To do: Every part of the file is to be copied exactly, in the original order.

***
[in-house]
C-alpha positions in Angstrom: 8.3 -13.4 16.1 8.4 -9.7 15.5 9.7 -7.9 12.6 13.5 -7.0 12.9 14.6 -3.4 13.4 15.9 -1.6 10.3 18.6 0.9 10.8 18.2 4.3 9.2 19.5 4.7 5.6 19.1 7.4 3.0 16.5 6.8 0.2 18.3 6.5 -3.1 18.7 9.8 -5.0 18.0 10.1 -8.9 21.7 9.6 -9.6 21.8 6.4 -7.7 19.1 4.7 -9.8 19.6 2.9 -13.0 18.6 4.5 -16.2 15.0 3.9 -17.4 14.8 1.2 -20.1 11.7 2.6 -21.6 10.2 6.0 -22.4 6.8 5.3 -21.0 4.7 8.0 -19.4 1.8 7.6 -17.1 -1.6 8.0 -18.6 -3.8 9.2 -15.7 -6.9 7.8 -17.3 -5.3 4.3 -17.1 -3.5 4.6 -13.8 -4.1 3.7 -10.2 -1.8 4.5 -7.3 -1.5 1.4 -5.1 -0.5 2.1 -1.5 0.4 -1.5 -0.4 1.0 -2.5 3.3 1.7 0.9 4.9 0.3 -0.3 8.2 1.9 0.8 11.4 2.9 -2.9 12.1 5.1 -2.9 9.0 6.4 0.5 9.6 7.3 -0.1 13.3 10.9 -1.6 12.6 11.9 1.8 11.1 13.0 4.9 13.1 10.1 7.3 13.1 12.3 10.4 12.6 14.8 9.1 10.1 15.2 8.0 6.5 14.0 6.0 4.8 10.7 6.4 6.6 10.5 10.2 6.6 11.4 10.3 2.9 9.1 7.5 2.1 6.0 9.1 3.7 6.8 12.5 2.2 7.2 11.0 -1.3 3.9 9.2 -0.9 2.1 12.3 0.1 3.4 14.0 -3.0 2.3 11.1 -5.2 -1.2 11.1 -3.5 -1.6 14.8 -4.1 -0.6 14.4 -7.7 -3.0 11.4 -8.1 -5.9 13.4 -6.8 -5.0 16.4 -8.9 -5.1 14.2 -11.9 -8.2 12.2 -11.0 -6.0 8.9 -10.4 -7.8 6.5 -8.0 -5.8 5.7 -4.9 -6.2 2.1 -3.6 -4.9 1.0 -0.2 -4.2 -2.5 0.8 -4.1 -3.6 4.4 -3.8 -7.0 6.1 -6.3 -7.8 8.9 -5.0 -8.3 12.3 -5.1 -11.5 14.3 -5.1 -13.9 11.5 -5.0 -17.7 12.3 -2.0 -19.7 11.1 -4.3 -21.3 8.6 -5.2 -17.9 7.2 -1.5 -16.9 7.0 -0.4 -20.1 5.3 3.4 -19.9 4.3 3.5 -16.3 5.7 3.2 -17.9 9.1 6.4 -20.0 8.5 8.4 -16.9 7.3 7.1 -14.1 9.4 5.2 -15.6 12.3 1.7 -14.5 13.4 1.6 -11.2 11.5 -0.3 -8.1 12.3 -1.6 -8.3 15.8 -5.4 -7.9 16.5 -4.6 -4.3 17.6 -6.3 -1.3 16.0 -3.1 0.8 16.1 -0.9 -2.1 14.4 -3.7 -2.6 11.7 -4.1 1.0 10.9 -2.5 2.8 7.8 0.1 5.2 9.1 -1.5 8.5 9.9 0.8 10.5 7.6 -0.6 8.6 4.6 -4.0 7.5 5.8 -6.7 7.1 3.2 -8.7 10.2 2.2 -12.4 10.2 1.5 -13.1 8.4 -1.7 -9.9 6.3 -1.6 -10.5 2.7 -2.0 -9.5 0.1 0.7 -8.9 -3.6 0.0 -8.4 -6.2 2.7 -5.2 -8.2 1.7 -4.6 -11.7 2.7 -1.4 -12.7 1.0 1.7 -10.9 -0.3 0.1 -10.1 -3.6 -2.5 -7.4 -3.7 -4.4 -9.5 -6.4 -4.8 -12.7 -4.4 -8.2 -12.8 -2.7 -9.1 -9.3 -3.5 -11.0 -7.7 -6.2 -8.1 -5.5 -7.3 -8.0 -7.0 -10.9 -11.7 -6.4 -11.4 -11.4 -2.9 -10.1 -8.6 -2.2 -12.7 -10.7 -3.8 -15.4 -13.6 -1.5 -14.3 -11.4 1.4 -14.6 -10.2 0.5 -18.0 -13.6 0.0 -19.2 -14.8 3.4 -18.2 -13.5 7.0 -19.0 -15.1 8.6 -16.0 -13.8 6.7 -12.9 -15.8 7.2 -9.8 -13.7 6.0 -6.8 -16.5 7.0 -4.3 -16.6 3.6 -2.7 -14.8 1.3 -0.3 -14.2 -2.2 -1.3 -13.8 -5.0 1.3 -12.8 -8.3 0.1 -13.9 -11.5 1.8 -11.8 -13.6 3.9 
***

[in-house]
C-alpha positions in Angstrom: 8.3 -13.4 16.1 8.4 -9.7 15.5 9.7 -7.9 12.6 13.5 -7.0 12.9 14.6 -3.4 13.4 15.9 -1.6 10.3 18.6 0.9 10.8 18.2 4.3 9.2 19.5 4.7 5.6 19.1 7.4 3.0 16.5 6.8 0.2 18.3 6.5 -3.1 18.7 9.8 -5.0 18.0 10.1 -8.9 21.7 9.6 -9.6 21.8 6.4 -7.7 19.1 4.7 -9.8 19.6 2.9 -13.0 18.6 4.5 -16.2 15.0 3.9 -17.4 14.8 1.2 -20.1 11.7 2.6 -21.6 10.2 6.0 -22.4 6.8 5.3 -21.0 4.7 8.0 -19.4 1.8 7.6 -17.1 -1.6 8.0 -18.6 -3.8 9.2 -15.7 -6.9 7.8 -17.3 -5.3 4.3 -17.1 -3.5 4.6 -13.8 -4.1 3.7 -10.2 -1.8 4.5 -7.3 -1.5 1.4 -5.1 -0.5 2.1 -1.5 0.4 -1.5 -0.4 1.0 -2.5 3.3 1.7 0.9 4.9 0.3 -0.3 8.2 1.9 0.8 11.4 2.9 -2.9 12.1 5.1 -2.9 9.0 6.4 0.5 9.6 7.3 -0.1 13.3 10.9 -1.6 12.6 11.9 1.8 11.1 13.0 4.9 13.1 10.1 7.3 13.1 12.3 10.4 12.6 14.8 9.1 10.1 15.2 8.0 6.5 14.0 6.0 4.8 10.7 6.4 6.6 10.5 10.2 6.6 11.4 10.3 2.9 9.1 7.5 2.1 6.0 9.1 3.7 6.8 12.5 2.2 7.2 11.0 -1.3 3.9 9.2 -0.9 2.1 12.3 0.1 3.4 14.0 -3.0 2.3 11.1 -5.2 -1.2 11.1 -3.5 -1.6 14.8 -4.1 -0.6 14.4 -7.7 -3.0 11.4 -8.1 -5.9 13.4 -6.8 -5.0 16.4 -8.9 -5.1 14.2 -11.9 -8.2 12.2 -11.0 -6.0 8.9 -10.4 -7.8 6.5 -8.0 -5.8 5.7 -4.9 -6.2 2.1 -3.6 -4.9 1.0 -0.2 -4.2 -2.5 0.8 -4.1 -3.6 4.4 -3.8 -7.0 6.1 -6.3 -7.8 8.9 -5.0 -8.3 12.3 -5.1 -11.5 14.3 -5.1 -13.9 11.5 -5.0 -17.7 12.3 -2.0 -19.7 11.1 -4.3 -21.3 8.6 -5.2 -17.9 7.2 -1.5 -16.9 7.0 -0.4 -20.1 5.3 3.4 -19.9 4.3 3.5 -16.3 5.7 3.2 -17.9 9.1 6.4 -20.0 8.5 8.4 -16.9 7.3 7.1 -14.1 9.4 5.2 -15.6 12.3 1.7 -14.5 13.4 1.6 -11.2 11.5 -0.3 -8.1 12.3 -1.6 -8.3 15.8 -5.4 -7.9 16.5 -4.6 -4.3 17.6 -6.3 -1.3 16.0 -3.1 0.8 16.1 -0.9 -2.1 14.4 -3.7 -2.6 11.7 -4.1 1.0 10.9 -2.5 2.8 7.8 0.1 5.2 9.1 -1.5 8.5 9.9 0.8 10.5 7.6 -0.6 8.6 4.6 -4.0 7.5 5.8 -6.7 7.1 3.2 -8.7 10.2 2.2 -12.4 10.2 1.5 -13.1 8.4 -1.7 -9.9 6.3 -1.6 -10.5 2.7 -2.0 -9.5 0.1 0.7 -8.9 -3.6 0.0 -8.4 -6.2 2.7 -5.2 -8.2 1.7 -4.6 -11.7 2.7 -1.4 -12.7 1.0 1.7 -10.9 -0.3 0.1 -10.1 -3.6 -2.5 -7.4 -3.7 -4.4 -9.5 -6.4 -4.8 -12.7 -4.4 -8.2 -12.8 -2.7 -9.1 -9.3 -3.5 -11.0 -7.7 -6.2 -8.1 -5.5 -7.3 -8.0 -7.0 -10.9 -11.7 -6.4 -11.4 -11.4 -2.9 -10.1 -8.6 -2.2 -12.7 -10.7 -3.8 -15.4 -13.6 -1.5 -14.3 -11.4 1.4 -14.6 -10.2 0.5 -18.0 -13.6 0.0 -19.2 -14.8 3.4 -18.2 -13.5 7.0 -19.0 -15.1 8.6 -16.0 -13.8 6.7 -12.9 -15.8 7.2 -9.8 -13.7 6.0 -6.8 -16.5 7.0 -4.3 -16.6 3.6 -2.7 -14.8 1.3 -0.3 -14.2 -2.2 -1.3 -13.8 -5.0 1.3 -12.8 -8.3 0.1 -13.9 -11.5 1.8 -11.8 -13.6 3.9 